Posted by: blackvector | July 28, 2015

Don’t Think Outside the Box, Burn It


I once heard a speaker say that when someone tells you to “Think outside the box,” they are really saying, “Think outside your box, not mine.” When it comes to new ways of doing business, I often wonder how many communication professionals fall into this trap and dismiss new ideas and methods because they still are bound by the confines of someone’s box (usually a senior leader or communicator).

Too often the answer is rather simple for a communication plan or marketing event, yet it is unnecessarily complicated by meetings, working groups and people who say that won’t work. In the end, communication is simple: Sender, message, receiver. Yet, I notice some cling to the past, news releases, pitches, talking points, counting column inches of copy. Others, jump into the future, Facebook, Twitter, incredible flashy graphics and web pages. I see these as boxes — one box of old school methods (analog) and one of new methods (digital). In the end, however, both boxes try to deliver the same intent, communication to a stake holder group.

So why burn the box? Because in today’s environment, one can’t communicate in one box or the other. It takes a new way of thinking, using both traditional and new methods to reach diversified audiences. You have to think outside the box by burning it and removing the constraints that guide current thinking in corporate communication and PR offices. Stop having countless meetings and focus groups to communicate with stakeholders, remove the boxes and merge the two schools of thought (analog and digital) into what works for the group you are targeting.  It really is that simple.


Posted by: blackvector | July 15, 2015

Communication Vs. Engagement


The tracks you lay, will guide the train you ride.

As organizations strive to have their voices heard on the communication stage, I can’t help but wonder how much thought is given to engagement. There are a myriad of examples where organizations have their messages out in the information sphere. I see these messages daily on Twitter, newspapers, television, Facebook, LinkedIn, etc. I understand why the mediums are used as they are to communicate organizational messaging. However, I see one thing seriously lacking – engagement.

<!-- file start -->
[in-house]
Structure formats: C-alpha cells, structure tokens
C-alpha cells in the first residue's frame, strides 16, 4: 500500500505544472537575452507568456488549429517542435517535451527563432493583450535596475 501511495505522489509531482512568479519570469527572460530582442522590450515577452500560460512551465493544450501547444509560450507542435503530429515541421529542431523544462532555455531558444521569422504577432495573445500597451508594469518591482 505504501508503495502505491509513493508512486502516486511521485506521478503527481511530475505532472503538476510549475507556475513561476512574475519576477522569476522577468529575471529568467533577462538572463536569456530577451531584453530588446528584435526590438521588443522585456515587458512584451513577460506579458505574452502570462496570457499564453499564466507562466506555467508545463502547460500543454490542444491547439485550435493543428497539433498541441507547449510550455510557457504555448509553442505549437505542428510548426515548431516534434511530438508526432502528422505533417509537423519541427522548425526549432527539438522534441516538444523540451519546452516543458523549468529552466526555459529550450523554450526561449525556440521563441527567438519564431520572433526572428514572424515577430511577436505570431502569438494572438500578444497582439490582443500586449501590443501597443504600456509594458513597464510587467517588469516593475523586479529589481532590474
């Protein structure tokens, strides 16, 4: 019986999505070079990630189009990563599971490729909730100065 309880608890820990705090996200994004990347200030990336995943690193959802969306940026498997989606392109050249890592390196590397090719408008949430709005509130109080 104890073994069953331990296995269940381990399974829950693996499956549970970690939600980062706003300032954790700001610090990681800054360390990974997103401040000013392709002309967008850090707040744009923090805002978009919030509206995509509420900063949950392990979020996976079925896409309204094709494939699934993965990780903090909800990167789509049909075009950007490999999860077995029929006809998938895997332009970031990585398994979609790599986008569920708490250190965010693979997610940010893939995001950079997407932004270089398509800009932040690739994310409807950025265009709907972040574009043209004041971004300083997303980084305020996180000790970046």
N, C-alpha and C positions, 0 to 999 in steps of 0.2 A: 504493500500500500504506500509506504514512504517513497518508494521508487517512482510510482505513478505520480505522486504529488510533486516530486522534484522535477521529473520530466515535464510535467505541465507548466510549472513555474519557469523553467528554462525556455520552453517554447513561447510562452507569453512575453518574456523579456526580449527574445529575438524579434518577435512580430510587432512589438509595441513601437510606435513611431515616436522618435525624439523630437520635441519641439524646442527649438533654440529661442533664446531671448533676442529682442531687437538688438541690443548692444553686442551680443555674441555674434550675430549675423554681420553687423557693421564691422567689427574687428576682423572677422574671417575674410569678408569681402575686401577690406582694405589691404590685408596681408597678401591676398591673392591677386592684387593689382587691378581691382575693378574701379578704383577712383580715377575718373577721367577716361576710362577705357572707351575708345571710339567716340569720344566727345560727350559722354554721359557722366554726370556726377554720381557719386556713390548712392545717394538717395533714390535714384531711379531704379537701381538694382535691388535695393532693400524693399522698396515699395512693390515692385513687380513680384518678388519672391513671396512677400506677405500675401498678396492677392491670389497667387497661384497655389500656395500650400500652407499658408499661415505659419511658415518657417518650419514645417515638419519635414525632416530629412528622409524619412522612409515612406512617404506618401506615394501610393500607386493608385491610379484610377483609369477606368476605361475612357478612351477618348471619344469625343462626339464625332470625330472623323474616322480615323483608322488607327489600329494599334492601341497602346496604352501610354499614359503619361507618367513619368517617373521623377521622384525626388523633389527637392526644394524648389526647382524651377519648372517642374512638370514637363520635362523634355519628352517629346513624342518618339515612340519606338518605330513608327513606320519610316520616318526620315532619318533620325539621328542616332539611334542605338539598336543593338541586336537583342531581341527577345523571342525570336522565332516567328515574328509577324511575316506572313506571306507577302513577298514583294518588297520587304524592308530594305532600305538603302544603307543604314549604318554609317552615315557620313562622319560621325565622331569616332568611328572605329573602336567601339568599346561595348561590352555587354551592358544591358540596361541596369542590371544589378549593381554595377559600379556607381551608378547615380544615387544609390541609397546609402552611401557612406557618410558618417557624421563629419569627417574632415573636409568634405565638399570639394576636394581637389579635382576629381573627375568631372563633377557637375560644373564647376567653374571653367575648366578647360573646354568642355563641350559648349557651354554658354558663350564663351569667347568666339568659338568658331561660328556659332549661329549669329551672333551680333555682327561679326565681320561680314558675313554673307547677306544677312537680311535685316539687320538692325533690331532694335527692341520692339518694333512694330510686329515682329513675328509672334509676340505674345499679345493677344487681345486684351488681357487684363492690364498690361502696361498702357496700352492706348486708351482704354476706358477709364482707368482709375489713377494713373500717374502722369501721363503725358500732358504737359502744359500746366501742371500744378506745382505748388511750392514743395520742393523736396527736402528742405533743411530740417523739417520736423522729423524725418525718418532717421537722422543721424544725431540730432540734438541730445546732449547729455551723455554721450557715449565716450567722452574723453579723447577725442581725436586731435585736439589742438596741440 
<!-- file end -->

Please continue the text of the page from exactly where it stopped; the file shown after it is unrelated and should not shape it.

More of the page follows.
There are those who engage and communicate well, but there are even more who do not engage their audiences or stakeholders; they simply communicate one way, like shouting out a message. As a result, I believe they are disengaging their audiences because one-way communications are simply not engaging to individuals.

Engagement takes time, resources and, frankly, an ability to connect to people. Often, it takes time to do this and may be why organizations fail at it. They lack the investment in time and effort. Yet, the way I see it, this investment will pay off more than any targeted campaign will. Why? Because you have an audience that knows you, cares about you, and sees value in their relationship with you.

So does your organization engage, have conversations with, and make your audience and stakeholders feel value in their relationship with the organization? Or, does your organization hold meetings, hire agencies, shotgun out messages on social media and hope for the best? If you are not engaging your audience and stake holders on a regular basis, then you are disengaging them from your organization, tune you out and find someone else to ‘talk’ to.

Engagement, it really is that simple.

Posted by: blackvector | June 15, 2009

Social Networks May Help Iranian Protesters

Well the elections in Tehran have once again highlighted the use of Social